Silicon Valley’s search and social media giants determine who sees what information, and how. Never before has such a small number of companies had the power to connect billions of people instantly—and with it, the ability to shape and alter the information ecosystems of entire societies.
Rob Reich is a professor of political science and codirector of the Center on Philanthropy and Civil Society at Stanford University. David Siegel is cochair of Two Sigma, a financial services company that uses technology and data science to optimize economic outcomes in investment management, insurance, and related fields.
At the 2019 World Economic Forum in Davos last month, numerous world leaders called publicly for greater international regulation around how data is collected and used. The tech industry has struggled to respond to this debate with a coordinated, constructive plan of action. If it doesn’t do so soon, the result may be overly blunt, rigid, and potentially counterproductive regulation. It’s not too late for the tech industry to help formulate rules that make sense for everyone, but time is running short.
The crux of the problem is the opaque process that determines how algorithms curate information for billions of users. Every time someone uses search or social media services, they’re relying on a secret and proprietary algorithm tuned to maximize something—usually user engagement with the service. Transparency and accountability are largely absent.
Experimentation and risk-taking are cherished hallmarks of Silicon Valley, but the norms around algorithmic governance have become a free-for-all. History teaches us that unregulated marketplaces can produce a race to the bottom, externalizing harms while socializing these costs and privatizing the financial gains. The financial crises of the 20th and 21st centuries demonstrated that unregulated markets cannot safeguard all interests of society. Now Silicon Valley’s search and social media giants, long resistant to oversight, face growing scrutiny. Too often, company-level efforts amount to a “trust us, the engineers are working on it” approach. These tactics have fallen short.
To protect the public interest and their own businesses, these companies should set up a robust self-regulatory organization along the lines of the Financial Industry Regulatory Authority (FINRA), an SRO that derives its authority from the Securities and Exchange Commission. Thanks to its independence from bureaucratic government agencies, FINRA is effective—and relatively nimble—at policing securities firms with sensible rules.
Twenty years ago, regulators faced similar challenges in the financial industry. Rules were often arbitrarily enforced and created an uneven playing field between larger incumbents and smaller players. Ultimately, through a partnership between industry and government, FINRA formed as a more agile and effective way to help protect the public interest. Industry’s involvement helped ensure that in-house technical expertise accompanied strong rule-writing and enforcement powers, reducing regulators’ reliance on blunt and infrequently updated laws.
The key advantage of strong self-regulatory organizations like FINRA is their ability bridge the gap between appropriately slow-moving governments and complex, fast-changing industries. Since FINRA is technically not a government body, it is better able to provide close, active oversight while keeping pace with constant shifts in the financial industry. At the same time, the government sanction FINRA enjoys is essential to avoid the appearance of creating a cartel, a concern that plagued its precursor, the NASD.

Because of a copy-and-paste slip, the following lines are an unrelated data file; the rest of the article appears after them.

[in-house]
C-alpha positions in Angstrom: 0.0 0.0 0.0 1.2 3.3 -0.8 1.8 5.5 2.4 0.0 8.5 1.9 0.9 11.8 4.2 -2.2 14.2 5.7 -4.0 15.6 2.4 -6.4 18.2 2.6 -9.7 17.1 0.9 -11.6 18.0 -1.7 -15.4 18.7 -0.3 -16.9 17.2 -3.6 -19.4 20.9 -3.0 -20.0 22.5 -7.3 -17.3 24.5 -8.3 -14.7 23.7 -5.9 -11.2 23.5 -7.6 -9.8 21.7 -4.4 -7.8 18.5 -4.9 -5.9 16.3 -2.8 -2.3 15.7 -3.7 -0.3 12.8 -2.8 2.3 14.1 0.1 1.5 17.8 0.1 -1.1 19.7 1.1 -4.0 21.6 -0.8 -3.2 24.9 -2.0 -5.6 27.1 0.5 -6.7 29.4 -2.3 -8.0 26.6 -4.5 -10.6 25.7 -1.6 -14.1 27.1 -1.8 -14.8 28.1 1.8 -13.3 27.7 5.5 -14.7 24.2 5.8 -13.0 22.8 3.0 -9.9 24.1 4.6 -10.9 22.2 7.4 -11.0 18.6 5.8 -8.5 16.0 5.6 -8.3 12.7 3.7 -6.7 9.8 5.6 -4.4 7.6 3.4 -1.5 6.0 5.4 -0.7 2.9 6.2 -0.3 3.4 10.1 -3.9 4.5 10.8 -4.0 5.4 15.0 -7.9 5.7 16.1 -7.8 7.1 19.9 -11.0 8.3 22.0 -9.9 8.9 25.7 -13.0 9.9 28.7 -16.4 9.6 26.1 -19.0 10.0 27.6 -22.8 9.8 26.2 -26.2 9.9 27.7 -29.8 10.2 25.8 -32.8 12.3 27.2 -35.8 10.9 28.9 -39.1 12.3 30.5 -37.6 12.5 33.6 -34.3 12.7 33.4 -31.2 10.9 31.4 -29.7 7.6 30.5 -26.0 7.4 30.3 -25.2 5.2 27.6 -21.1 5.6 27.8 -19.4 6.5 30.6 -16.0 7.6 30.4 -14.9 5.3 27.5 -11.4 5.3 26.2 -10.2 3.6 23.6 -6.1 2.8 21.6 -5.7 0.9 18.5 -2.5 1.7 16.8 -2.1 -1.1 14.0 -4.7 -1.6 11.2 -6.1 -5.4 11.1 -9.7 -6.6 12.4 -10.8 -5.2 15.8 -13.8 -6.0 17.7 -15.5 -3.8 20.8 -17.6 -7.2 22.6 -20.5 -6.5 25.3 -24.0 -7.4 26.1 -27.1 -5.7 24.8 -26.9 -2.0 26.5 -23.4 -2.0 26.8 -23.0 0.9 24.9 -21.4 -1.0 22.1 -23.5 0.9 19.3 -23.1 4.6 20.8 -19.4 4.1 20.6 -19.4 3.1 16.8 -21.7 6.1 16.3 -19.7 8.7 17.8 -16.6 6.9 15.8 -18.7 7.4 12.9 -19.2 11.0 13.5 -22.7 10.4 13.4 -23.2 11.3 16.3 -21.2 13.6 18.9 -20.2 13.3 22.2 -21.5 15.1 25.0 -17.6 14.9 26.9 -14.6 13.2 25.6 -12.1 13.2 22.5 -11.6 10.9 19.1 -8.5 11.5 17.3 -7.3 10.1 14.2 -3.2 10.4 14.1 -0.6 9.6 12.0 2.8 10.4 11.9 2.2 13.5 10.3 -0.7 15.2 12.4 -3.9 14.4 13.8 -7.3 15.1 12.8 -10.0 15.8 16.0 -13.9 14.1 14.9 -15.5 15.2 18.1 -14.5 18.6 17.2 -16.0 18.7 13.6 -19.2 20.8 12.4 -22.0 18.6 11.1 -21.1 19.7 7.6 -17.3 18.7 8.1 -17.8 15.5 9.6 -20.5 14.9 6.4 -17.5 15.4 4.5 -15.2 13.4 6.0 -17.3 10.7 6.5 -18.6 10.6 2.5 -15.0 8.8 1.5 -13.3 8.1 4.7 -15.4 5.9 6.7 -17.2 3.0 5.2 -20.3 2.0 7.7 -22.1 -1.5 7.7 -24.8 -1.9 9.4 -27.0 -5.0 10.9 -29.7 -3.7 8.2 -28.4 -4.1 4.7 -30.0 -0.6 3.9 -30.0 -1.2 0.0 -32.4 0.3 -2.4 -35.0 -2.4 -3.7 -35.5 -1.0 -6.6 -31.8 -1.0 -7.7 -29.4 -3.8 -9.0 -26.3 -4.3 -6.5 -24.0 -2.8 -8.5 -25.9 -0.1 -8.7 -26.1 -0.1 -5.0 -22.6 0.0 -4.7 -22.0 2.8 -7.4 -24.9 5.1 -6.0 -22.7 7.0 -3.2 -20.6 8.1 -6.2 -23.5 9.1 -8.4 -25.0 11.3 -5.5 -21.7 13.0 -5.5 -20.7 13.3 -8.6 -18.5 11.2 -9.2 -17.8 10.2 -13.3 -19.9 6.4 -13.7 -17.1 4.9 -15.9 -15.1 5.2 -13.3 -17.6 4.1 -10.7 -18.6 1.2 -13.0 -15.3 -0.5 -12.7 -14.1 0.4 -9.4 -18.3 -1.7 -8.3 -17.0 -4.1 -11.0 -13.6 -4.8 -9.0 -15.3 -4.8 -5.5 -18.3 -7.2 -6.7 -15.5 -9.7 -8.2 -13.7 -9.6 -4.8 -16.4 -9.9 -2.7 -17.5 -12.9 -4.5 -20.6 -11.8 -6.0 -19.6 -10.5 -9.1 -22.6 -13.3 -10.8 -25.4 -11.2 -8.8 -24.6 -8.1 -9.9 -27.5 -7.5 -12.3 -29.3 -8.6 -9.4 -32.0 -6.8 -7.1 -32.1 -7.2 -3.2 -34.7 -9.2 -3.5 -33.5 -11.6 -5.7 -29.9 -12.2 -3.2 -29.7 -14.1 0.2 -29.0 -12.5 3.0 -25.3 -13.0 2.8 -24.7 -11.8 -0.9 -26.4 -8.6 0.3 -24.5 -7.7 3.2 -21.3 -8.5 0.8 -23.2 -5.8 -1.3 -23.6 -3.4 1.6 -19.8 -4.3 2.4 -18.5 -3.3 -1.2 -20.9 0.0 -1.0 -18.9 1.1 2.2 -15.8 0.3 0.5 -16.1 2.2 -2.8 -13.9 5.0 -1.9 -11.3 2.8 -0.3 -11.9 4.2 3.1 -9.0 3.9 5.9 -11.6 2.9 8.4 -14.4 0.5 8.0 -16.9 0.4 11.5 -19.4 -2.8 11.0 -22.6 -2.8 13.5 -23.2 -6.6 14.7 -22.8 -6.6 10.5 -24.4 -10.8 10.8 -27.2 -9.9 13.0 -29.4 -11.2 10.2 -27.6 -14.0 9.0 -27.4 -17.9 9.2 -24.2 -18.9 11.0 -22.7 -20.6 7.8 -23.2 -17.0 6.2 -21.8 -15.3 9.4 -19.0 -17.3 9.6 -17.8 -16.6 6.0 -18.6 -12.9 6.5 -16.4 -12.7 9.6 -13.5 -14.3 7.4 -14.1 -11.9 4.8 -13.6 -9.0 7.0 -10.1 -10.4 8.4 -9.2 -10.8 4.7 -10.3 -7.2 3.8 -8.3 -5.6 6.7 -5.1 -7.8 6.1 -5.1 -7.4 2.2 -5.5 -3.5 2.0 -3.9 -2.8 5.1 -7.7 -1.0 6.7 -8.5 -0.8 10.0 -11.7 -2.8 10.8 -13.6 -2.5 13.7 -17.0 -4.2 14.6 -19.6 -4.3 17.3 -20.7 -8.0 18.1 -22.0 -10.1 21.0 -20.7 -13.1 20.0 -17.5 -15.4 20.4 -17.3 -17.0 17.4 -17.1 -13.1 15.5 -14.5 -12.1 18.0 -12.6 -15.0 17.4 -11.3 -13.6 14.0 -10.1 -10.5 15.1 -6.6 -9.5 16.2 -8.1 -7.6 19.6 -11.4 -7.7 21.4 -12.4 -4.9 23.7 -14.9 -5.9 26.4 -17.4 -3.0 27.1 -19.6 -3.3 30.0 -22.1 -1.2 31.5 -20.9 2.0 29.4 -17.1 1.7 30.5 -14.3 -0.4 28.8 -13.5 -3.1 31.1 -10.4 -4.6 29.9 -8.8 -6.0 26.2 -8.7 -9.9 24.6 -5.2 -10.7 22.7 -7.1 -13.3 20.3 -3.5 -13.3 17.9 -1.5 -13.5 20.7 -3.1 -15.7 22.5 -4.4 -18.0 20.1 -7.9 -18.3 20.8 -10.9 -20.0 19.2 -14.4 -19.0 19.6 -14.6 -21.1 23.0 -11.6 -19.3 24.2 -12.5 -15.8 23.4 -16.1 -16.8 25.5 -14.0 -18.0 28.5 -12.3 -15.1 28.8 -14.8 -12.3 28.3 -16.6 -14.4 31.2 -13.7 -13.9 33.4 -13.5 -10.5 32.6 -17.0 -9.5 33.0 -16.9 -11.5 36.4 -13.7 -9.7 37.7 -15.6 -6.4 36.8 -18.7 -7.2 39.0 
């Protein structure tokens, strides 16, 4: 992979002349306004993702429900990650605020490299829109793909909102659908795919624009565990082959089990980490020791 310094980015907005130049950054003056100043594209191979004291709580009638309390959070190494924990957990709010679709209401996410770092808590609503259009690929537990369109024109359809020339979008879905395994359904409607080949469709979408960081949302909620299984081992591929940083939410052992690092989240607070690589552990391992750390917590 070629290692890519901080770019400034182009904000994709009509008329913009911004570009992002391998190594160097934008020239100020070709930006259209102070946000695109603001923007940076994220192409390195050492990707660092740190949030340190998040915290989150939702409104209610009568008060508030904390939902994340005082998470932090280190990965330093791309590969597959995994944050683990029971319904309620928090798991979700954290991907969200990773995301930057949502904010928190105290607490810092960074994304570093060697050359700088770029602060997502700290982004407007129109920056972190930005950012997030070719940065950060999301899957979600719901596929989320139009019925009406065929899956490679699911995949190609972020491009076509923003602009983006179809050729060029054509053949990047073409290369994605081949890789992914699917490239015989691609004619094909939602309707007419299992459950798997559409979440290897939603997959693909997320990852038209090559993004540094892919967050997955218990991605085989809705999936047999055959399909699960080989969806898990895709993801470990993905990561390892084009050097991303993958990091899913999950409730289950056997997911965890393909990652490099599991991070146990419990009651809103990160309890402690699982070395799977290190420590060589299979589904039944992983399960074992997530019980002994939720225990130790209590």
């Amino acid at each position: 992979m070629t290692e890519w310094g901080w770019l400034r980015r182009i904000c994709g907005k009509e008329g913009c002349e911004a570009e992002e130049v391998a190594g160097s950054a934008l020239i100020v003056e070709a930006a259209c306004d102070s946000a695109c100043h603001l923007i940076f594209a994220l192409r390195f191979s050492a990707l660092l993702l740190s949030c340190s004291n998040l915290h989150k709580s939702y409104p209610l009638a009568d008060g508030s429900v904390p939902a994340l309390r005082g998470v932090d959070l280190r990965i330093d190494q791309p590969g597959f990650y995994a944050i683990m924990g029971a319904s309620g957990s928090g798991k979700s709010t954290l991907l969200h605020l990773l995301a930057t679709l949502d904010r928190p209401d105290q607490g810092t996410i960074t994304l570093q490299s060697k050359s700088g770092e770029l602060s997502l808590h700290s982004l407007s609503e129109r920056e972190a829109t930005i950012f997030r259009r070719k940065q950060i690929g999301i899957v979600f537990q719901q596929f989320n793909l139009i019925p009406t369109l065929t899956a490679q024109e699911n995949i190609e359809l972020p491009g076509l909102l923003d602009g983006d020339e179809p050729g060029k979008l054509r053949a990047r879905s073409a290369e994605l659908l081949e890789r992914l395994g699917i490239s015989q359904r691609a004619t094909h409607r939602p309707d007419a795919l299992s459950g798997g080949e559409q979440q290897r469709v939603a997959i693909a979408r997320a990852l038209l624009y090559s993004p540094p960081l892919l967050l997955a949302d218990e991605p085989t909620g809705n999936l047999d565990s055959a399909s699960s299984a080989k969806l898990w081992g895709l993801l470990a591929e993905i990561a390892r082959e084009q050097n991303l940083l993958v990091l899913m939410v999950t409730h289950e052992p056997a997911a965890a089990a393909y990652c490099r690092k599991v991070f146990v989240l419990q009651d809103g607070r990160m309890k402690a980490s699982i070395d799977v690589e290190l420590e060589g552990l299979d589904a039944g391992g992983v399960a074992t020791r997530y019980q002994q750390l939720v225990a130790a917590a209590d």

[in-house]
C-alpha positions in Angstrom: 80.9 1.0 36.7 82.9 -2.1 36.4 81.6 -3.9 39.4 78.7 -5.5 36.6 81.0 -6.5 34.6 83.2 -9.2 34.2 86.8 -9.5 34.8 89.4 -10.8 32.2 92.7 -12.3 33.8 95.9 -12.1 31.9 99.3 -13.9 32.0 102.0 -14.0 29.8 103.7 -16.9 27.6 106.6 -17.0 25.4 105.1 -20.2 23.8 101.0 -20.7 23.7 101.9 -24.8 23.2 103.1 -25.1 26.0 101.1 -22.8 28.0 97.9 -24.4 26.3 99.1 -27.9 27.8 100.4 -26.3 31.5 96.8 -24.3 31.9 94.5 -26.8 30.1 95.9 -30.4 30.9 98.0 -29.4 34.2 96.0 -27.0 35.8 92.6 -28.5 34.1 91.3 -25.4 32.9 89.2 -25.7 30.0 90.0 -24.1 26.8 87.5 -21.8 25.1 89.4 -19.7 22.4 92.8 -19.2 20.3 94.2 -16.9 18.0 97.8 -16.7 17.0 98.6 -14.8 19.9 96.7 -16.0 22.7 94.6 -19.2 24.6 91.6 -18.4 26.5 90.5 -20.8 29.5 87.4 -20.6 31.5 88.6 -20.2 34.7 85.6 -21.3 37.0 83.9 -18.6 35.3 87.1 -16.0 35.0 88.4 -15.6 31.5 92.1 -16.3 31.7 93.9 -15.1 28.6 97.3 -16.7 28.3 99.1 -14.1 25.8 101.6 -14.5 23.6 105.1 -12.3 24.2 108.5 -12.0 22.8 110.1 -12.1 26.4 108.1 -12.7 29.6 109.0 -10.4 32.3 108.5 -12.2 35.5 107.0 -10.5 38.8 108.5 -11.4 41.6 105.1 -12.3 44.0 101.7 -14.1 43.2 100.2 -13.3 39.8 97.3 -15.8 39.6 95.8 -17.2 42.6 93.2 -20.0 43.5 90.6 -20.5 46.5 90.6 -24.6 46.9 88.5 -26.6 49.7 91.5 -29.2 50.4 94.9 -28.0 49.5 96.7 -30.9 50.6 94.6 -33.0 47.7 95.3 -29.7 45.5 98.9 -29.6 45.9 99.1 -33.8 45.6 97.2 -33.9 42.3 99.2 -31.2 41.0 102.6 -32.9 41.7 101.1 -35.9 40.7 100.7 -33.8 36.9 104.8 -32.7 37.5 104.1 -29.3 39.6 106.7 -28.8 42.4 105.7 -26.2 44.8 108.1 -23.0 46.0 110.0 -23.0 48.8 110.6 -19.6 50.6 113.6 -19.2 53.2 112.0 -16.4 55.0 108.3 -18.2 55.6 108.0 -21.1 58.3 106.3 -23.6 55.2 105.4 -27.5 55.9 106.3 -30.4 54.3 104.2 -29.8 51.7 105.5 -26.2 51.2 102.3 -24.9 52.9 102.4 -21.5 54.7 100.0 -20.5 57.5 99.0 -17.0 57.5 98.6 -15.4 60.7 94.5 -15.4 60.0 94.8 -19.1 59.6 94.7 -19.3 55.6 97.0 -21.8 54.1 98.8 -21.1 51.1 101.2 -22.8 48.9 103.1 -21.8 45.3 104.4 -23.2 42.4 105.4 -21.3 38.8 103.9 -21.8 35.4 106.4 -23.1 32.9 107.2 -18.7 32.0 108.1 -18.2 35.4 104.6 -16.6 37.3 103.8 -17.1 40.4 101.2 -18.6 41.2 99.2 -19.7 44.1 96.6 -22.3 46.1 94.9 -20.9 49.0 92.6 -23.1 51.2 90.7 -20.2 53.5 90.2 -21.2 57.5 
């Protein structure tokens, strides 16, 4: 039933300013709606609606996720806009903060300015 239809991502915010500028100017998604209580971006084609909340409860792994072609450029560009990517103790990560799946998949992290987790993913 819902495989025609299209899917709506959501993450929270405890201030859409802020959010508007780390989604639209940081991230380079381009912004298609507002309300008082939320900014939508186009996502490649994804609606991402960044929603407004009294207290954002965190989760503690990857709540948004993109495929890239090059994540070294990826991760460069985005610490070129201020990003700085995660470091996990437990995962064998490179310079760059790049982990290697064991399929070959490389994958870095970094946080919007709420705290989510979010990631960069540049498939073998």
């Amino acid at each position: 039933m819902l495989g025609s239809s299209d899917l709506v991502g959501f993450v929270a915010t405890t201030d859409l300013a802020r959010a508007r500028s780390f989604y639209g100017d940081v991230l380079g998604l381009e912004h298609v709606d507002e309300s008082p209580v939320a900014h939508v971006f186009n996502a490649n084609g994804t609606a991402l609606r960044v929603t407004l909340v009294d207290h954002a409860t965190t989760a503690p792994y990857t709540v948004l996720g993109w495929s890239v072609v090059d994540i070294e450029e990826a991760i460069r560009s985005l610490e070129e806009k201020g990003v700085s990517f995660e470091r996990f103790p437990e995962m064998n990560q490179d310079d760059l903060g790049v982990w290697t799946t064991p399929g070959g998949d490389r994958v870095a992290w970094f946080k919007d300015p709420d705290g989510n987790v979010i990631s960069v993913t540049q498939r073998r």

Promoting public trust in the integrity of information on search and social platforms is more crucial than ever. Search personalization and similar algorithms work well—they keep users engaged by delivering personally relevant content—but have a dark side: The way search results are presented and the order in which social media posts appear in a feed can manipulate public opinion and behavior. In effect, whether they mean to or not, these companies are inching toward the creation of a custom echo chamber for everyone on the internet—but there’s no governance or transparency around the process.
For example, it could help ensure that companies’ use of proprietary algorithms supports society’s fundamental interest in a high-quality information ecosystem, just as FINRA examines trading data to detect fraud. Crucially, it would do this without compromising companies’ valuable intellectual property or removing incentives to innovate. It could create clear rules about an independent appeal process when companies ban or delete information, and it could set forth requirements on algorithmic accountability.
It’s true that some companies have instituted their own policies on these issues—Facebook recently announced an effort to create an independent appeals process for its content moderation policies. But no framework applies to the industry as a whole. Self-regulatory organizations’ ability to balance the public interest with commercial imperatives should make a broad framework attractive to all stakeholders involved.
The passage of the EU’s General Data Protection Regulation and California’s Consumer Privacy Act signal that it’s time to change the way we approach governance of the online public sphere. We must seek solutions that avoid the pitfalls of clumsy legislation and signal the maturation of the tech industry as it comes to grips with its power.
If search and social media companies can’t figure out how to supervise themselves constructively, lawmakers are bound to step into the void more aggressively. Time is running out for industry leaders to take the initiative and build an effective oversight model themselves.
This article first appeared in www.wired.com
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